Launching at Elmwood Landing

Some cypress knees are more ornate than others! But not found in New England, so I really feel far from home.

Even this far south, there is colored fall foliage.

Palmetto – another plant not found in Vermont!
Neither is Spanish Moss.
Southern bayberry, or waxmyrtle – so similar to what grows in New England.

This is where I turned around – looking upstream, then down.

This fungus looks so much like spray foam insulation!

When I returned to the launch, the water level had fallen significantly – I’m glad I wasn’t out any longer. When I launched, all of this mud was covered in water, which was still rising. The level gauge, as I left, read 5.10 feet; when I returned, it was unreadable!

Water level in the black

More Adventures in Northern Vermont

Tuesday, October 12: The afternoon activity of the day was to give our Maryland friends an opportunity to try out my inflatable kayak, and after doing so, they are now on a path to acquire one! Or two. We went over to Shelburne Pond, an area of conserved land, so that all the development one sees along the water are the farms at each end of the lake. Each of them took a turn, and then Chris went out for a longer paddle, while I sat happily with my knitting.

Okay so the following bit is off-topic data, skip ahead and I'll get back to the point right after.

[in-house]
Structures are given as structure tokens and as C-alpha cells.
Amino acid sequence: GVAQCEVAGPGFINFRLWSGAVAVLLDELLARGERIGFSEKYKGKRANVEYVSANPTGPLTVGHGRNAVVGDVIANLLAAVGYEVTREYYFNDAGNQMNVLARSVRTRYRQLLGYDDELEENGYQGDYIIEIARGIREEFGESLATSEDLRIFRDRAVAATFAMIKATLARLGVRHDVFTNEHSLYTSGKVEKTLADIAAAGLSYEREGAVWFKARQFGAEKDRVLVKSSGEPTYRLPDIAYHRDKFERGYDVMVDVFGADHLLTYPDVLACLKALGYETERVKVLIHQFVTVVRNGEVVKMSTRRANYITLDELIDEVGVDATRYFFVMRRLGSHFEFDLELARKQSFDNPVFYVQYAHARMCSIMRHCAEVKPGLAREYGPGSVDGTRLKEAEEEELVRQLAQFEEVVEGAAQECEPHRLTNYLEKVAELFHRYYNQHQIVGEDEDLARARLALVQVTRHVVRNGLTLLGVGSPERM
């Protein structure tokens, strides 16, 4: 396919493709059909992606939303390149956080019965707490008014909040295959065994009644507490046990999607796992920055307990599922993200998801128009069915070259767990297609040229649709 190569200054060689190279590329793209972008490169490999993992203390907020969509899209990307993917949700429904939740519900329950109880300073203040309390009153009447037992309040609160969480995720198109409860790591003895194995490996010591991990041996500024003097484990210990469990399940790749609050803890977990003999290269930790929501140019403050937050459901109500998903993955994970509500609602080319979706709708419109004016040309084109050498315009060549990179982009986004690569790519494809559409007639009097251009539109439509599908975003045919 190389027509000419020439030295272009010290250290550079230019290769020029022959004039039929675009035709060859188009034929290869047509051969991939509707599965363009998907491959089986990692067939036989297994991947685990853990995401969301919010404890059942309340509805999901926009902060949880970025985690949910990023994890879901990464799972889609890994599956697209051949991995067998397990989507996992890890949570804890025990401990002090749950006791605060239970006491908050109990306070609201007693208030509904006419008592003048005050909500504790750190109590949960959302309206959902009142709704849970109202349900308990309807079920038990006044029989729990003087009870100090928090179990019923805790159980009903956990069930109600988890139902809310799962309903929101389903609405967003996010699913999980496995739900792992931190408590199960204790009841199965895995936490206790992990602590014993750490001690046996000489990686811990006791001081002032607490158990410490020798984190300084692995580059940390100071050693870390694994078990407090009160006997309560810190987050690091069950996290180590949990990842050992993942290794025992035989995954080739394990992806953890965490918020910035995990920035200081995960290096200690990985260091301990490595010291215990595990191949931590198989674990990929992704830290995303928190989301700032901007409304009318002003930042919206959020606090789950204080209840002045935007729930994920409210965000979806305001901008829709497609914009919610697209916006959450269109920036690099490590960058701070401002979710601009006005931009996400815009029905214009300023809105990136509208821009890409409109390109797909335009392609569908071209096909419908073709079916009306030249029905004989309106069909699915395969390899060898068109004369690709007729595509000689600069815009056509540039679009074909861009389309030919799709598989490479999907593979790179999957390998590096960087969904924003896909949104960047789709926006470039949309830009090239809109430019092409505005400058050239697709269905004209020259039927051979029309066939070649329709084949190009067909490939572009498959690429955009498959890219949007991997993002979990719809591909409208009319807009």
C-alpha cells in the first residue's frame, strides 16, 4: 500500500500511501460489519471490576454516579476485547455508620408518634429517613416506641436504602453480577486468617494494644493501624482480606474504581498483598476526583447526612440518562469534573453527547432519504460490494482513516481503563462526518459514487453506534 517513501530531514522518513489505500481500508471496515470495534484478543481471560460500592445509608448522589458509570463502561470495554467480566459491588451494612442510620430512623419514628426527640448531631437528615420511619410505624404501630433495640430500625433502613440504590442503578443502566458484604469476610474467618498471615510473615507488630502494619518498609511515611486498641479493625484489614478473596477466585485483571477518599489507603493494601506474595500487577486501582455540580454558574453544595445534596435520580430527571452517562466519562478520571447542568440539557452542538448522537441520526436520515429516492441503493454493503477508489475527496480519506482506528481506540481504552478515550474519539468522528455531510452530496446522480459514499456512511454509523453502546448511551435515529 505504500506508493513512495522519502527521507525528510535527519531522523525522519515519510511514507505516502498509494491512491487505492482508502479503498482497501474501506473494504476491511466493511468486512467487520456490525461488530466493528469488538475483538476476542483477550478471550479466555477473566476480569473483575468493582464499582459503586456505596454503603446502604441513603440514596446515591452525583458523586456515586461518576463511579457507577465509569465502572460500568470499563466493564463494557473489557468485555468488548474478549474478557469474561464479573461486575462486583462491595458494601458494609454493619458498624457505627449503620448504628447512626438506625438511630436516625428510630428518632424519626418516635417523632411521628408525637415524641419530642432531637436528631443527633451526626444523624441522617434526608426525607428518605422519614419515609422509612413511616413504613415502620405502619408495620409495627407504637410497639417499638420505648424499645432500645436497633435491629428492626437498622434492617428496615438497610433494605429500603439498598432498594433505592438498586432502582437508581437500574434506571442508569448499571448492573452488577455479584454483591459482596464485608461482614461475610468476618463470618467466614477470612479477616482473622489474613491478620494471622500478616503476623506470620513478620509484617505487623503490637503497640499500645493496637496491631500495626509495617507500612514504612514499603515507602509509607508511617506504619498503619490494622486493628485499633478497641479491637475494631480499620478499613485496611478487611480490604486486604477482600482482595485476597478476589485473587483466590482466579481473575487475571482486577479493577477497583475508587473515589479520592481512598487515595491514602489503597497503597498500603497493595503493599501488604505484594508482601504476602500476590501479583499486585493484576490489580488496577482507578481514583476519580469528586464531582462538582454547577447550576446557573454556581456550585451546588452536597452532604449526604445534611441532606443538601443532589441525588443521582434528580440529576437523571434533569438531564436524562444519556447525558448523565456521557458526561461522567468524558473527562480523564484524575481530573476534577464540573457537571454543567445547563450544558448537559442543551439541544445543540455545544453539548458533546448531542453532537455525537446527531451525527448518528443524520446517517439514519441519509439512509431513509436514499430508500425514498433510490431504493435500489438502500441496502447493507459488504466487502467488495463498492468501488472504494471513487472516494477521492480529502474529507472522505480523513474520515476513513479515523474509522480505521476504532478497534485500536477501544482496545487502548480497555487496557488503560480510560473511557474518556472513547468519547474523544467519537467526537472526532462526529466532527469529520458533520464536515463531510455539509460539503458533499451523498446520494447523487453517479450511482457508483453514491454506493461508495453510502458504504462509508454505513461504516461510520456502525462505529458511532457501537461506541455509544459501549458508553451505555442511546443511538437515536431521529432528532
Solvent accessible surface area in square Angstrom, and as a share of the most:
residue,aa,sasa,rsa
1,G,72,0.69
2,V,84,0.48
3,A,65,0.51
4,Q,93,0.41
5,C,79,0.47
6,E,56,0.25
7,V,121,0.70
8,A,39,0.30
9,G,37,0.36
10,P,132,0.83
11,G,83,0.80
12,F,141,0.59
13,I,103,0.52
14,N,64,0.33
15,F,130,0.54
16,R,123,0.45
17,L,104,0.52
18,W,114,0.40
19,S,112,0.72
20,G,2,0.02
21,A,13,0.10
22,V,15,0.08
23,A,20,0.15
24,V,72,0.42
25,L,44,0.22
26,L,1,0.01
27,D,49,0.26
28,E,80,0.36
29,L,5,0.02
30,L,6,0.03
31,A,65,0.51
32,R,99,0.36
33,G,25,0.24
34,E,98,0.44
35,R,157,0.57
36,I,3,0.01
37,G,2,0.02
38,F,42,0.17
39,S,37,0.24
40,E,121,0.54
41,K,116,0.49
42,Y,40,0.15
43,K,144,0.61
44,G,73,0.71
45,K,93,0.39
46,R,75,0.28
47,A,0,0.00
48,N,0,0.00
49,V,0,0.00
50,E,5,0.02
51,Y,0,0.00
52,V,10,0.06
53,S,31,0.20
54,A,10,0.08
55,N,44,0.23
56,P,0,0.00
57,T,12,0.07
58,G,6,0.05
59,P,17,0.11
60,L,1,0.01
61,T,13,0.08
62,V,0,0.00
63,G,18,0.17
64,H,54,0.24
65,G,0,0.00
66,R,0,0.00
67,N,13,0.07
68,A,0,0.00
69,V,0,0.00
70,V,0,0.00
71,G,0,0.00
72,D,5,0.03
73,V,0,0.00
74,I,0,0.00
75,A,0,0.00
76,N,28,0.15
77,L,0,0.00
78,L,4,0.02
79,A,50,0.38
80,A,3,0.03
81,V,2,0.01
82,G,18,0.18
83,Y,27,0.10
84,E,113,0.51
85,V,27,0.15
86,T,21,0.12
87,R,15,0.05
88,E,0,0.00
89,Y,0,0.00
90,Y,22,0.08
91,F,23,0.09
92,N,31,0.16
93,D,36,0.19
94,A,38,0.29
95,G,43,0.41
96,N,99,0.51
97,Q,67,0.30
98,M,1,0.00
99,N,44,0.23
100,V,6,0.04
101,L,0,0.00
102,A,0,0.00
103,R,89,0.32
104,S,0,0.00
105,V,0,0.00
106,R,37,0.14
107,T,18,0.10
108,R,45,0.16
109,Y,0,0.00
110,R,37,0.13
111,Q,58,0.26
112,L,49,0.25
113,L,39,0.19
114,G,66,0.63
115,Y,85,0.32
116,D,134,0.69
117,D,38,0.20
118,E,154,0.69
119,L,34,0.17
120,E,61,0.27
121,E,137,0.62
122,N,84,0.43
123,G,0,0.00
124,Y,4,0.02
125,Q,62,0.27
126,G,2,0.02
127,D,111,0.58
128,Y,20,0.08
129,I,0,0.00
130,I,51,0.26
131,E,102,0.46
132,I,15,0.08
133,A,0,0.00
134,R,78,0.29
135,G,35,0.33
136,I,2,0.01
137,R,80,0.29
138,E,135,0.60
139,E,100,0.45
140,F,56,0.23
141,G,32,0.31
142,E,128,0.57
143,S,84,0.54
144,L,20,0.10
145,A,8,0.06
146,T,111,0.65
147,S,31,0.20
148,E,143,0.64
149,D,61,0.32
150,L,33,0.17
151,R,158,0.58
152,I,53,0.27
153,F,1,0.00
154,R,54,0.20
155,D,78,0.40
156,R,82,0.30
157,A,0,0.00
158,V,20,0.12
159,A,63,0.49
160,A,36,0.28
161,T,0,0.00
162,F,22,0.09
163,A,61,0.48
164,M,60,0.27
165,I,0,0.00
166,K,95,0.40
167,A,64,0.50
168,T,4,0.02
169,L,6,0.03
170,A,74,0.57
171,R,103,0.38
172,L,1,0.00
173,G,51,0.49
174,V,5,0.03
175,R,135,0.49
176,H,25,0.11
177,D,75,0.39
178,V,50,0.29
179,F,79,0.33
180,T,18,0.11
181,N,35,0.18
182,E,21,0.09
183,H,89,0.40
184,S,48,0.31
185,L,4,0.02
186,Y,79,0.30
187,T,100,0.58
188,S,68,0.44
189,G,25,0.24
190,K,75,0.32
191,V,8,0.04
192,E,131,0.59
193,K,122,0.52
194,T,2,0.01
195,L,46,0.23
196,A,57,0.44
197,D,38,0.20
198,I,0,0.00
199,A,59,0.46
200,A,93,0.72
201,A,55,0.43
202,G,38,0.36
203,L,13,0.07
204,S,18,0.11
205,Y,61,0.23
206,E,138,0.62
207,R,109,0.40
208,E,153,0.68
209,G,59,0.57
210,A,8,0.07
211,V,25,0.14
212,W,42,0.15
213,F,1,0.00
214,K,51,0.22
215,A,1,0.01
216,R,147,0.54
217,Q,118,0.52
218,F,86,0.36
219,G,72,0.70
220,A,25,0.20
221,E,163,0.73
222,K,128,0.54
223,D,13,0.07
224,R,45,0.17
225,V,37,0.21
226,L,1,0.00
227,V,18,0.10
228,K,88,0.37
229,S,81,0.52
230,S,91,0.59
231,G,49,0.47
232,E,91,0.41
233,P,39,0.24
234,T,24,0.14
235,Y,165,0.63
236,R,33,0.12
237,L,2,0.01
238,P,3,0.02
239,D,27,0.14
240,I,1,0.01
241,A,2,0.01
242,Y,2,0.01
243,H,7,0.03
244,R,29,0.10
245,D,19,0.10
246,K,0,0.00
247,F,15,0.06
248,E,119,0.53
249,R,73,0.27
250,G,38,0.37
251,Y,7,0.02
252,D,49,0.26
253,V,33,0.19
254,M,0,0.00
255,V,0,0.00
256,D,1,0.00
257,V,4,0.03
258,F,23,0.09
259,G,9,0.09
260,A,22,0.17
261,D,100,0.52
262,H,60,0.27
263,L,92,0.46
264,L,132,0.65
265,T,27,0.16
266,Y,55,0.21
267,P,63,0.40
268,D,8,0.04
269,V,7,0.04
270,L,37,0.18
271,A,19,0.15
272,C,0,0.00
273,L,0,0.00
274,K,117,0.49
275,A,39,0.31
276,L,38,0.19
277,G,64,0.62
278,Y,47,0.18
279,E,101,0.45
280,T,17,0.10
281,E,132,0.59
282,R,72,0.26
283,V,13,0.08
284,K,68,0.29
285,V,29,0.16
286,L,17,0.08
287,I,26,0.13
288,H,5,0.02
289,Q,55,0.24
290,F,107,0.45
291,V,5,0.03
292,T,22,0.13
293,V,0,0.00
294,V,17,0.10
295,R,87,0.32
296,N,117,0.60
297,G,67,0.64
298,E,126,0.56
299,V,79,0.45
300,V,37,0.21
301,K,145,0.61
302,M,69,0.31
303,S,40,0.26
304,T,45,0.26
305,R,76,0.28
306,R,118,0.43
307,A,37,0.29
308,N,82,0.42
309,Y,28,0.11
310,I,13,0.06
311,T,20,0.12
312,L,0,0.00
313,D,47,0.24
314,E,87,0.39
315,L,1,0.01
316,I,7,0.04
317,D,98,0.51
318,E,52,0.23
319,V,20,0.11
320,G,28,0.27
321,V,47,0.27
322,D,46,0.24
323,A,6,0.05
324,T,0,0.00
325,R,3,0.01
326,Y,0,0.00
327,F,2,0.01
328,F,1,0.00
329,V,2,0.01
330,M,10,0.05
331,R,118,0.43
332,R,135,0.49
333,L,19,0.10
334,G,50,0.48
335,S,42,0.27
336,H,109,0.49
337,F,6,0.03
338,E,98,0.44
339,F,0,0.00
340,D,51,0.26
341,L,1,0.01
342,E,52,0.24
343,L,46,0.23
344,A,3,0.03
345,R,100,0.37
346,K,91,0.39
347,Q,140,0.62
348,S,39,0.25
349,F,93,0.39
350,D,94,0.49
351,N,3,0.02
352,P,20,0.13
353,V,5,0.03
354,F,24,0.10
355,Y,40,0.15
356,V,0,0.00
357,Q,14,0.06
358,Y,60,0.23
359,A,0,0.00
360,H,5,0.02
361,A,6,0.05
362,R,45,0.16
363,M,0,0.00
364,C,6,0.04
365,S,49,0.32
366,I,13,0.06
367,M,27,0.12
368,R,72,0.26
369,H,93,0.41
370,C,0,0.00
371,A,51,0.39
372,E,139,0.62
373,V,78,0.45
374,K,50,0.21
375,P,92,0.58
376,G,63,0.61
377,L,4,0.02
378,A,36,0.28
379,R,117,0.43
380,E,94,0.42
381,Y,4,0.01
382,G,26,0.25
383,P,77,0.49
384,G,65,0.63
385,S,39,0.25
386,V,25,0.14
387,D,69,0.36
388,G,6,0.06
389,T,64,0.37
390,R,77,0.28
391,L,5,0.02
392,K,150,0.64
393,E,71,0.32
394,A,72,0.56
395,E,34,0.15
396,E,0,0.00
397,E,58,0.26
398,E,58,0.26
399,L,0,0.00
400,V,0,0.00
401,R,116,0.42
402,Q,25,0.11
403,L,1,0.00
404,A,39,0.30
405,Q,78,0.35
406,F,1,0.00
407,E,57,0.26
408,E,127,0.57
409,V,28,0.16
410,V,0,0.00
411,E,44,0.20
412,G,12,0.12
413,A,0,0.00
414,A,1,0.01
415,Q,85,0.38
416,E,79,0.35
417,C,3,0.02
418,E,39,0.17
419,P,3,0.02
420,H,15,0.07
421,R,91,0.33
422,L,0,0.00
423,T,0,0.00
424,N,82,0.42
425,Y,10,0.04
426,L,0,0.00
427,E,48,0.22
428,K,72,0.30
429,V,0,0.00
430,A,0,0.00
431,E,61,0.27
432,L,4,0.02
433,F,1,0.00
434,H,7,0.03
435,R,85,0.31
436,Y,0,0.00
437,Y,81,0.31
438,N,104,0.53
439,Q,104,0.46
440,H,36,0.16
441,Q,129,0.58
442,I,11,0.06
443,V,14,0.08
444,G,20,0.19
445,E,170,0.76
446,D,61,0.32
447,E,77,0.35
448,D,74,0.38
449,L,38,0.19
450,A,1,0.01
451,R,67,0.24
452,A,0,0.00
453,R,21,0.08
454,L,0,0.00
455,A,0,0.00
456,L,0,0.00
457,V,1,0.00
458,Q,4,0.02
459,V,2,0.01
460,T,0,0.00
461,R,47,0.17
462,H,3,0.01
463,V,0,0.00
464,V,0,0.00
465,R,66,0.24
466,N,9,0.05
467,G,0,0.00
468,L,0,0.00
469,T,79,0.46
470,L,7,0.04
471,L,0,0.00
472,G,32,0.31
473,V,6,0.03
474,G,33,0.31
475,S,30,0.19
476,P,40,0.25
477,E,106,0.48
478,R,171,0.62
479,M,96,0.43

Then we went on to visit Champlaine Chocolates, in South Burlington, and a couple of wine and cheese shops, gathering goodies as we went. The chocolate company has a deserved reputation for excellence. On the way home, we went past a community garden full of dahlias –

the colors of which were echoed in the reflection of the sunset in the windows.